Shafarman explains that the Alexander Technique is not about stretching, strengthening or adding exercises to your daily routine. Instead it is about how you sit on the subway, answer the phone and hold the steering wheel.
How It Works: By analyzing your whole movement patterns — rather than just your symptoms — Feldenkrais and Alexander Technique practitioners are able to provide gentle and encouraging verbal and hands-on cues that allow you to begin to move in a freer, more integrated way.
What to Expect: Feldenkrais sessions typically take place with the student lying on a massage table in loose, comfortable clothing. Alexander sessions may begin in a chair or in simple movement (walking, standing and sitting) and eventually move to a table. The student remains alert with eyes open. After a session, students can usually sense a physical difference — whether it’s feeling their feet more solidly planted on the ground or noticing a change in their posture.
Average Cost: $65–$85 per session. Sessions may also be purchased in packages or series.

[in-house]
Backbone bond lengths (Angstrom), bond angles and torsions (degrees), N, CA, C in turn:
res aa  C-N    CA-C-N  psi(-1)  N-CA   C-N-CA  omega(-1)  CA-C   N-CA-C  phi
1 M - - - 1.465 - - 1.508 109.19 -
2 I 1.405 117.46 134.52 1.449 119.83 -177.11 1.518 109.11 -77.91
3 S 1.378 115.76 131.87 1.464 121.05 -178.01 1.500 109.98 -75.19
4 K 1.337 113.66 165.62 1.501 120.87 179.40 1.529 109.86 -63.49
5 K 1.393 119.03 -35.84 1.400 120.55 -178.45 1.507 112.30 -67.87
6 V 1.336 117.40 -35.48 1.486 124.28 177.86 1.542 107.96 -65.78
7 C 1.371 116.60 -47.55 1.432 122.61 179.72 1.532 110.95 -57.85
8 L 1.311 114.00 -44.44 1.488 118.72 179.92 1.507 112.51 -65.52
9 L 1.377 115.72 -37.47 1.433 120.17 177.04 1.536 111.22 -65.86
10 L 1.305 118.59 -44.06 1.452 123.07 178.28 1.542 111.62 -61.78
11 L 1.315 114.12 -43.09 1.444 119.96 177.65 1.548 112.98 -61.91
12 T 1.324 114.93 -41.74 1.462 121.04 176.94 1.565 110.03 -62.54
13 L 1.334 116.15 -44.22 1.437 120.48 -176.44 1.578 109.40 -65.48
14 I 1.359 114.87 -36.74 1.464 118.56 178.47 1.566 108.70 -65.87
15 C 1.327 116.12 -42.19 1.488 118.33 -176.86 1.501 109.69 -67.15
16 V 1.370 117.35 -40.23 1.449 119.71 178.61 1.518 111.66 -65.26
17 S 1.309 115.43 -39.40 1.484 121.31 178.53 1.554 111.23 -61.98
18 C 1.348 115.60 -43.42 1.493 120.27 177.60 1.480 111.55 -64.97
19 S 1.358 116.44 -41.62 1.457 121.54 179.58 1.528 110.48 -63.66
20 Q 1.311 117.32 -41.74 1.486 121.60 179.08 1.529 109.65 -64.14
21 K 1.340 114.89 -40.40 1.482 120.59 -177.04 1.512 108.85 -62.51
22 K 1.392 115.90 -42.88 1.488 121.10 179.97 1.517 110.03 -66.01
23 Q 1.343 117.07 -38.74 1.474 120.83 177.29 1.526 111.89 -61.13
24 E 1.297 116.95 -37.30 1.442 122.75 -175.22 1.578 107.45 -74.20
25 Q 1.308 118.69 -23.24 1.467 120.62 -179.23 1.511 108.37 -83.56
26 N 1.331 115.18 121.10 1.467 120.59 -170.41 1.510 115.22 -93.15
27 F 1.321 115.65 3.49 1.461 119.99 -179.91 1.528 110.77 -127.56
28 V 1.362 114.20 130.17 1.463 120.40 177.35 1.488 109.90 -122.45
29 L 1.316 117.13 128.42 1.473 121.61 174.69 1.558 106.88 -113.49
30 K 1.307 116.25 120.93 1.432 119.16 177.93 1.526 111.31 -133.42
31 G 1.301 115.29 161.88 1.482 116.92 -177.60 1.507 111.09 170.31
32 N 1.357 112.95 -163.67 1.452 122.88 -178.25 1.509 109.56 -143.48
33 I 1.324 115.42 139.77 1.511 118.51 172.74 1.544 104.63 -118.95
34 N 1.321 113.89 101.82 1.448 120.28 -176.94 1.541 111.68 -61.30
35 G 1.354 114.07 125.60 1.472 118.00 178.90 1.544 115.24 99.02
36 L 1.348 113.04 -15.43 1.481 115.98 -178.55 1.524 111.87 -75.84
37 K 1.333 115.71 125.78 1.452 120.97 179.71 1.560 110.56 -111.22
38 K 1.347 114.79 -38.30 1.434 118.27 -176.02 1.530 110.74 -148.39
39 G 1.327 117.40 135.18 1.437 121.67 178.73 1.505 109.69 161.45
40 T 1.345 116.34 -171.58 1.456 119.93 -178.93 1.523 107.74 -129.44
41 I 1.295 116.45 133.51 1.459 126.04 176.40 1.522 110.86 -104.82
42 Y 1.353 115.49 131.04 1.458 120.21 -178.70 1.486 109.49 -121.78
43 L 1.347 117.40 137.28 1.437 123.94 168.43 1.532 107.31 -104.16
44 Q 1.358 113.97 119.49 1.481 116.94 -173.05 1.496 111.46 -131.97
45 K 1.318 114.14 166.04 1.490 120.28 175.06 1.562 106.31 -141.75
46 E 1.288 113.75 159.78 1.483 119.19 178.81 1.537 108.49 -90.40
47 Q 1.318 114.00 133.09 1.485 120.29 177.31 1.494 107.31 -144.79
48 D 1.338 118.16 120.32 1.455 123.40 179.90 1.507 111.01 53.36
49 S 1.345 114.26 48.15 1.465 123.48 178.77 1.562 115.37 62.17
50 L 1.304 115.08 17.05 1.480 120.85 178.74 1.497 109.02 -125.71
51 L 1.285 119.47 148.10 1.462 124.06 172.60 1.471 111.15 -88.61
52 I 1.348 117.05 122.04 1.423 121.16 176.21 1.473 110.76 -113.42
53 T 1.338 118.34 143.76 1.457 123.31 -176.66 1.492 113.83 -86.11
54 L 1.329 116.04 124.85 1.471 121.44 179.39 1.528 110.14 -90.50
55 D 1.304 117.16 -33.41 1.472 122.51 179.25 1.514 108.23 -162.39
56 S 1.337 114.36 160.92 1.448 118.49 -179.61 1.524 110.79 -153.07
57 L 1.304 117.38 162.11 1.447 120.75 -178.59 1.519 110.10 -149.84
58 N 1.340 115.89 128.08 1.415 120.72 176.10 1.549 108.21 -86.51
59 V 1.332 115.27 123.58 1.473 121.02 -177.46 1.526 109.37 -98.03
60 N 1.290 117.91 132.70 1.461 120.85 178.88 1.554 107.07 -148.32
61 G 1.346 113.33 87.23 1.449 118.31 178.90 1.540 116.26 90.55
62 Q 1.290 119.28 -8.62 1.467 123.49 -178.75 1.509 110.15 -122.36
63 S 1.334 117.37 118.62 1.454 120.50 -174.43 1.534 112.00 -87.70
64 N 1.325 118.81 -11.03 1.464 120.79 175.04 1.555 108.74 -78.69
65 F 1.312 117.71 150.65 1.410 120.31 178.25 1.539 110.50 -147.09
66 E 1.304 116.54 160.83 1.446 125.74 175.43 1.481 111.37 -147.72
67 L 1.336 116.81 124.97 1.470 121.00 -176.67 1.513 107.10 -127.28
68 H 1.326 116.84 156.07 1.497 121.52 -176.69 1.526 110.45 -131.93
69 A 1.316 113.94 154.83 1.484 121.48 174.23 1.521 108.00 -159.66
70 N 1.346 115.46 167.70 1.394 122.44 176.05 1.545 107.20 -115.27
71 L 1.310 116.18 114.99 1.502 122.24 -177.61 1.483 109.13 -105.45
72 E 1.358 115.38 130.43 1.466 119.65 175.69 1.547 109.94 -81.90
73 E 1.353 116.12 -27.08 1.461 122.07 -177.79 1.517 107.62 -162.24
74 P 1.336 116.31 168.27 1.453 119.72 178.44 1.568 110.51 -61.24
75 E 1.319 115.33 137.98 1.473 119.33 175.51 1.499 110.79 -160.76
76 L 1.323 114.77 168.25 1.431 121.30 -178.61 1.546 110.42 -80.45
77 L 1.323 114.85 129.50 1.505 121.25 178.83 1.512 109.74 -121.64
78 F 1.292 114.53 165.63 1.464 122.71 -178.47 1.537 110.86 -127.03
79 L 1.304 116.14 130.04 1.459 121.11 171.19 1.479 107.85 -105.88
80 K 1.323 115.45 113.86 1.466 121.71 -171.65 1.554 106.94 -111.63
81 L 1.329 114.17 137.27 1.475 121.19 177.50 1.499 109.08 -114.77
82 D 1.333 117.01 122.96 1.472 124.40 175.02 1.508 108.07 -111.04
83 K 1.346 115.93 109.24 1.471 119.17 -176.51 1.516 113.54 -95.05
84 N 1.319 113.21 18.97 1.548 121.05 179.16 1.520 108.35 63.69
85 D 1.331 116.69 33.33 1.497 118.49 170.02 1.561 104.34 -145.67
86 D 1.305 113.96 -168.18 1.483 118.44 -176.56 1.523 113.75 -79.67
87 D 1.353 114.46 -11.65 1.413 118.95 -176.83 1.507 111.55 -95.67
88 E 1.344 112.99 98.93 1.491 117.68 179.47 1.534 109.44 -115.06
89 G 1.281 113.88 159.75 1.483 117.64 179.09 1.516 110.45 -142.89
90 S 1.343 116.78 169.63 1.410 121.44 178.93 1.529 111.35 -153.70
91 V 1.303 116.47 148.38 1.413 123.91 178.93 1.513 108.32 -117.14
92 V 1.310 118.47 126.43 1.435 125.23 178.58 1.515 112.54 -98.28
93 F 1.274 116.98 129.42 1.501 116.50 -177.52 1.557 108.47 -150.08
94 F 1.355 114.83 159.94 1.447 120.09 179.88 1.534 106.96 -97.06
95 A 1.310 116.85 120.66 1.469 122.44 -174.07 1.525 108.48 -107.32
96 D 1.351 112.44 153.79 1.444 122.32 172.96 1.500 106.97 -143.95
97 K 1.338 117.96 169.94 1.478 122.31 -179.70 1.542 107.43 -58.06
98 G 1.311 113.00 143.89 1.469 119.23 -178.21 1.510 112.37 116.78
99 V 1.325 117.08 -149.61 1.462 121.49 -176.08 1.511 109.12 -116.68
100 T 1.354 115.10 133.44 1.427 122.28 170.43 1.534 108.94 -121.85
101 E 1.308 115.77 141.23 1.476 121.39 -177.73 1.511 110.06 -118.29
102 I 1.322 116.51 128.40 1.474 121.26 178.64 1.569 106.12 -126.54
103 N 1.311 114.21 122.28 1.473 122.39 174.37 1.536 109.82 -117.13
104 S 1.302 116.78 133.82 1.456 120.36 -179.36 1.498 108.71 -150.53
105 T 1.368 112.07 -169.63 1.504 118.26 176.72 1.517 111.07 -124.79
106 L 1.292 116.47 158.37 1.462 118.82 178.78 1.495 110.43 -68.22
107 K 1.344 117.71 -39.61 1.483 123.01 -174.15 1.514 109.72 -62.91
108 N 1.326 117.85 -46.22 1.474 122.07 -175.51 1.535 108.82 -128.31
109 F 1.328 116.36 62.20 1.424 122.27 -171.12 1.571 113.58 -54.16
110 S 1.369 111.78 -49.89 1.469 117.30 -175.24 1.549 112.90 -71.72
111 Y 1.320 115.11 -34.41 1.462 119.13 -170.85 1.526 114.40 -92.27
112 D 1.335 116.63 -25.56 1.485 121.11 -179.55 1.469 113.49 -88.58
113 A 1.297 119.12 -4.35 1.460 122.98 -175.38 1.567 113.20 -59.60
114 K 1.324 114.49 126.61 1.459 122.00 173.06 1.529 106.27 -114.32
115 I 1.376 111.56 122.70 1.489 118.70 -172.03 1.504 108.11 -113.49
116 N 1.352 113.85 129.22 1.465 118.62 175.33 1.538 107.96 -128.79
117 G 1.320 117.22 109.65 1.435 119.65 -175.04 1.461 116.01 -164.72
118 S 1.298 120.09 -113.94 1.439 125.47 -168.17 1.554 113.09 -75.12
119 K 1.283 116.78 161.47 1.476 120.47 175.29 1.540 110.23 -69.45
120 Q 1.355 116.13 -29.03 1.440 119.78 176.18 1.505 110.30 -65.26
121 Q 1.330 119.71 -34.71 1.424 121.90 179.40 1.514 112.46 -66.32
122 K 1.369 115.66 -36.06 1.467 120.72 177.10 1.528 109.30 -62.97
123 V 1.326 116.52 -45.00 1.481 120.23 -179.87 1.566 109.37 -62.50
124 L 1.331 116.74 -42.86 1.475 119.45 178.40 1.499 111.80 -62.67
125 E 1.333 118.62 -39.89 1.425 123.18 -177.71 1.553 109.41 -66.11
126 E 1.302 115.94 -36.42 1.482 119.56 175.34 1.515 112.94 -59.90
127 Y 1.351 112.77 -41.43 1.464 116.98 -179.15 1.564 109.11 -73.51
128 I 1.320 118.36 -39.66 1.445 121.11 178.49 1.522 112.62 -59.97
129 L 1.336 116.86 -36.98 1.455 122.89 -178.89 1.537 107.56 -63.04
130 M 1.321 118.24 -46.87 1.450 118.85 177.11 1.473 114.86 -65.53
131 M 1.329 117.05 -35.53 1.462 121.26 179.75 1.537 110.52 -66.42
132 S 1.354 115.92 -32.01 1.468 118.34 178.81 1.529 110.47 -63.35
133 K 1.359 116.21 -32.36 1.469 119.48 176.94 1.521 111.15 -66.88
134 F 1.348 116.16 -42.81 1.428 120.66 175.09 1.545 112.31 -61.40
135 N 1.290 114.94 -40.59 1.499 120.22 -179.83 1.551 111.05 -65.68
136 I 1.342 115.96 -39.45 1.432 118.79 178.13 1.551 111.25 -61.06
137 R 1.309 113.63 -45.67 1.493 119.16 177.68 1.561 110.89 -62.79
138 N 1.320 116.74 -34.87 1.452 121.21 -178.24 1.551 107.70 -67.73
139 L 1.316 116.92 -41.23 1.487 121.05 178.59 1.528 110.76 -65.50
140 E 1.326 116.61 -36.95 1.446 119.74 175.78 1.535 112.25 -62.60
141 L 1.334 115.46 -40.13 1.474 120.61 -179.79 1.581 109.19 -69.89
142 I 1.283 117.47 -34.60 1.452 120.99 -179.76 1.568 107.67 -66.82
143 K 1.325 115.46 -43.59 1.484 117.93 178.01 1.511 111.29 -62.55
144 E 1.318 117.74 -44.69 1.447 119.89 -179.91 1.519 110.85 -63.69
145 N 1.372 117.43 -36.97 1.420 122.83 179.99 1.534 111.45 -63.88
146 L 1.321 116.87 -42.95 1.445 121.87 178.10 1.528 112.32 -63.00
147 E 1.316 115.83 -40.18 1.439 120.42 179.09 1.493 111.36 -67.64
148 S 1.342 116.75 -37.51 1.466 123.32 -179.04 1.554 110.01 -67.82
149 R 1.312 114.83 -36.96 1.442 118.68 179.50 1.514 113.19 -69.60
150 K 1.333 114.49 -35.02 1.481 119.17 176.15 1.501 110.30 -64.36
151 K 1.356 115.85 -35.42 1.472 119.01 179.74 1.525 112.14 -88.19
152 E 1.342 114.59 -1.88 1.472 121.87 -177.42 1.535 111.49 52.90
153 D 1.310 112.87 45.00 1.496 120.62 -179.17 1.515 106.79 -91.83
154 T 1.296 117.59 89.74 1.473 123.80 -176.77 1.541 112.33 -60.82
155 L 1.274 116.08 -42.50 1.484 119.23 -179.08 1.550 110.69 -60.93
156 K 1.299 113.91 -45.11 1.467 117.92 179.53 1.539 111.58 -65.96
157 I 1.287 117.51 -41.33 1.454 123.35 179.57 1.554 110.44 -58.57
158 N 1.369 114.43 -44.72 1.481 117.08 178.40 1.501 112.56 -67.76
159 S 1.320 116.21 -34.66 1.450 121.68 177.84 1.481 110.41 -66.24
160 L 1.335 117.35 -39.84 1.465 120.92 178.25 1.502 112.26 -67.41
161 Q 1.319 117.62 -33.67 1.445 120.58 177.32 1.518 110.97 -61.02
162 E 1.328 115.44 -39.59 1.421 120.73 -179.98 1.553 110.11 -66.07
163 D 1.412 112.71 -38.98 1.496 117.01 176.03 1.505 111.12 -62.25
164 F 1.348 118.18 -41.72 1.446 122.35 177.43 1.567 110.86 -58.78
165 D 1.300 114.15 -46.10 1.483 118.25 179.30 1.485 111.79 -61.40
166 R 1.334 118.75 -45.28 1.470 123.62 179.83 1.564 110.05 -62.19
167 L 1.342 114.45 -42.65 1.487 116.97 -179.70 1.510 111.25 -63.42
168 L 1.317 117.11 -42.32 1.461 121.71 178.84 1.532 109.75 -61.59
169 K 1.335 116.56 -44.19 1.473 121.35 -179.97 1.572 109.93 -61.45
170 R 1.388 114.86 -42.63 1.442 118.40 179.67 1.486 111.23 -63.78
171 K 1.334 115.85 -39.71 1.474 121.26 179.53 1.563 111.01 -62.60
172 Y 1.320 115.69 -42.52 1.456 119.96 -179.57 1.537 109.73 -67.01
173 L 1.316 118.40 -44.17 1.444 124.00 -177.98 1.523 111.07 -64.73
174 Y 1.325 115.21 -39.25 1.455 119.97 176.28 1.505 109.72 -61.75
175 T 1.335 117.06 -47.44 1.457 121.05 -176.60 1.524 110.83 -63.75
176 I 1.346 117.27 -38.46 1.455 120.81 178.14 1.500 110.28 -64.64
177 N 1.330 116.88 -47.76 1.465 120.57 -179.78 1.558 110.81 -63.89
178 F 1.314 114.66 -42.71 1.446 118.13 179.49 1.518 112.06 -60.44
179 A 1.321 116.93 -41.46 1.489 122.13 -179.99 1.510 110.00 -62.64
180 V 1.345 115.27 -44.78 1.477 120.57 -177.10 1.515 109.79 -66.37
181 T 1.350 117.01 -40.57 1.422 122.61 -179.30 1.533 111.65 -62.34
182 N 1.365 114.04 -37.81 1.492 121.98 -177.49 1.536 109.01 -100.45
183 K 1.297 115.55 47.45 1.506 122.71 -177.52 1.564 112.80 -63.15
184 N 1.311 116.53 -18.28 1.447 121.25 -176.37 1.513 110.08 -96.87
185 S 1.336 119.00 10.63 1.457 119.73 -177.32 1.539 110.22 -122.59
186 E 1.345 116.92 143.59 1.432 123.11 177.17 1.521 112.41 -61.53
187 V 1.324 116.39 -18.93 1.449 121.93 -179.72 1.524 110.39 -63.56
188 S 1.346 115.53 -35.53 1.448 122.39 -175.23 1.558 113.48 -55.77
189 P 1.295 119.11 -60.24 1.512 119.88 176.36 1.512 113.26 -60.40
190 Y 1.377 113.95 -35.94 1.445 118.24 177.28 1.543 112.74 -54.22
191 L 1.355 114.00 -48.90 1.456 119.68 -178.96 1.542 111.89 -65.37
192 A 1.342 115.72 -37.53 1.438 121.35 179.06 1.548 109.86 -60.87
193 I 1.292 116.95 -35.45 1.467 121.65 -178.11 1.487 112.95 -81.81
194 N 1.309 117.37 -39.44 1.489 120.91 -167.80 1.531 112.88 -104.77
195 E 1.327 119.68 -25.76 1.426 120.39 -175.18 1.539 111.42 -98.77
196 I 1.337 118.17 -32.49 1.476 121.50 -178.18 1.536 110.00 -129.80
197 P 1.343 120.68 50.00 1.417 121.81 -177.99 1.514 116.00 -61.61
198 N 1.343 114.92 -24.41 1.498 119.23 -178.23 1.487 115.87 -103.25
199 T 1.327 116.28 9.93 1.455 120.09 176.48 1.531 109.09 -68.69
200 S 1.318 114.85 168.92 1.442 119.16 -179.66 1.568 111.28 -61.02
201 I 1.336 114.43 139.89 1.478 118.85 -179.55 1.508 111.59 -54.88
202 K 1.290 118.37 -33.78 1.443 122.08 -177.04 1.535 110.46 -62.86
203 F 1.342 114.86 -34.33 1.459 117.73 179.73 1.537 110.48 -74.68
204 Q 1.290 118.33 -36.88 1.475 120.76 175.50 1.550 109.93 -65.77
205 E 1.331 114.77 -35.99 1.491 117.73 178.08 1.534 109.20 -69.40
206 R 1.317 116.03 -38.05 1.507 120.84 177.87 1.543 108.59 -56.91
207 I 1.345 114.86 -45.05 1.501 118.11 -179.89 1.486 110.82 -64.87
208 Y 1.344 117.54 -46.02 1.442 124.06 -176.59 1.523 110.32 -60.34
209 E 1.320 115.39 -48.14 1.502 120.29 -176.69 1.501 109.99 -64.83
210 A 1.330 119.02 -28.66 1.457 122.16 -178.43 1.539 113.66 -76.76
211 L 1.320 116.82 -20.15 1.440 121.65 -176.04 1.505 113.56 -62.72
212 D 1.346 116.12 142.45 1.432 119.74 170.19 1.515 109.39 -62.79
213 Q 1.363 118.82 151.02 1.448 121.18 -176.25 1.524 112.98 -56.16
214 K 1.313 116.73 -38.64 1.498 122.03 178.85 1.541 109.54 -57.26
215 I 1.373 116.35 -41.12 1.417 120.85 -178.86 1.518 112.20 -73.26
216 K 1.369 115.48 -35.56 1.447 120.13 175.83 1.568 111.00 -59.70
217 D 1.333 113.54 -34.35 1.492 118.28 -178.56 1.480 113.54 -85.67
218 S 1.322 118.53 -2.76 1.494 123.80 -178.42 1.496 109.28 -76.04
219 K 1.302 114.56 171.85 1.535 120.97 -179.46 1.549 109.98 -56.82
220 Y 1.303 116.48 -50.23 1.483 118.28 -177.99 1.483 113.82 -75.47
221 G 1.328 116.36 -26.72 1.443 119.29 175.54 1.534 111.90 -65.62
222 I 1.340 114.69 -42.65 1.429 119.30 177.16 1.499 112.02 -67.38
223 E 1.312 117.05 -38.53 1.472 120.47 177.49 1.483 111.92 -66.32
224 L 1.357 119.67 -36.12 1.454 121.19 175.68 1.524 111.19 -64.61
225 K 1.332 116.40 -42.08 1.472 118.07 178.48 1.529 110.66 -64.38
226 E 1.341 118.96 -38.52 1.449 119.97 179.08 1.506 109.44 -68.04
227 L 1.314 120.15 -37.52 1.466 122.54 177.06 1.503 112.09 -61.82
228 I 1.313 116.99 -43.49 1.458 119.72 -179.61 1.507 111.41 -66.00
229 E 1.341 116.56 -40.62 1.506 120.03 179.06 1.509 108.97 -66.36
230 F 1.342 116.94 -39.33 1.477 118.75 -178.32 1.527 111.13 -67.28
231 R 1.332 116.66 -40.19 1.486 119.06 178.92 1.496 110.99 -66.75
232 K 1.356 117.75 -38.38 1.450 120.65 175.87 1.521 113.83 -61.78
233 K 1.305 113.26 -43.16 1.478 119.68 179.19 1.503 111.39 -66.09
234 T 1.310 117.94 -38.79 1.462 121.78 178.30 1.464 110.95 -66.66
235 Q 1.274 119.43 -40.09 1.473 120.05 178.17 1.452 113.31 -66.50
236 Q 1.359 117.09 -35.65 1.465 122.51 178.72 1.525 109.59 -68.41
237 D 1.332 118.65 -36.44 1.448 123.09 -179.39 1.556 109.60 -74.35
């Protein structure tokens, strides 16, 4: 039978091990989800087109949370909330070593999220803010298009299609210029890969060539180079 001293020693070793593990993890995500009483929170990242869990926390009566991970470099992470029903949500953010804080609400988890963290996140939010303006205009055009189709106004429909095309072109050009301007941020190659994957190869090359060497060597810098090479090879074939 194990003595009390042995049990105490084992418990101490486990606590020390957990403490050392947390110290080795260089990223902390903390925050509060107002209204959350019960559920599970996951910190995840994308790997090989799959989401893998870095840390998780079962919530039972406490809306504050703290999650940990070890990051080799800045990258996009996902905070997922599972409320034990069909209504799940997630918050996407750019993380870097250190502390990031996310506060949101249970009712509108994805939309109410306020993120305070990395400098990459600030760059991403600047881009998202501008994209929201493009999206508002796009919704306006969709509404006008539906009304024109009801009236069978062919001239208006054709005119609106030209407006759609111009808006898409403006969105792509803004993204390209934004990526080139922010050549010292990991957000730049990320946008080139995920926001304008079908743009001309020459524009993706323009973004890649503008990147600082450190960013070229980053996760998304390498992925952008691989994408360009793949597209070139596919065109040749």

How to Find a Practitioner: Visit alexandertechnique.com/teacher or feldenkrais.com/classes/find_a_practitioner
Yoga Therapy: No Experience Required
Despite its name, you need not have logged countless hours on a sticky mat to benefit from Yoga Therapy. It’s simply about showing up.
“Yoga is strong medicine. It can heal or injure,” says yoga therapist and instructor Elizabeth Herrick. “This practice uses yoga to create balance by working through the different layers of the emotional and physical body. Asana is just one component.”
Yoga therapy comes in many shapes and sizes. It can be physically or psychologically focused. Some therapists may emphasize structural alignment or prescribe a series of asana to help alleviate a particular injury or condition. Others may incorporate breathing exercises and meditation.
“We live in a culture that overstimulates our sympathetic nervous system,” Herrick explains. “Yoga helps the parasympathetic nervous system to kick in.”
Dina Amsterdam, yoga therapist and popular San Francisco–based yin yoga teacher explains the benefits of yoga therapy this way: “When we don’t allow ourselves to fully feel our emotions, we experience stress and physical congestion.” By just “being with ourselves,” we develop greater sensitivity and learn to use our physical and emotional energy more wisely, which according to Amsterdam, can lead to making healthier and more authentic choices.
Amsterdam encourages anyone interested in yoga therapy to spend time interviewing potential therapists to get a good sense of his or her background, training and philosophy. “Only someone who has worked to address the unpleasant or unattractive elements of their inner world is equipped to guide someone else there,” she says.
Sessions run from an hour to an hour and a half and cost between $90 and $150. Click here or here to find a yoga therapist near you.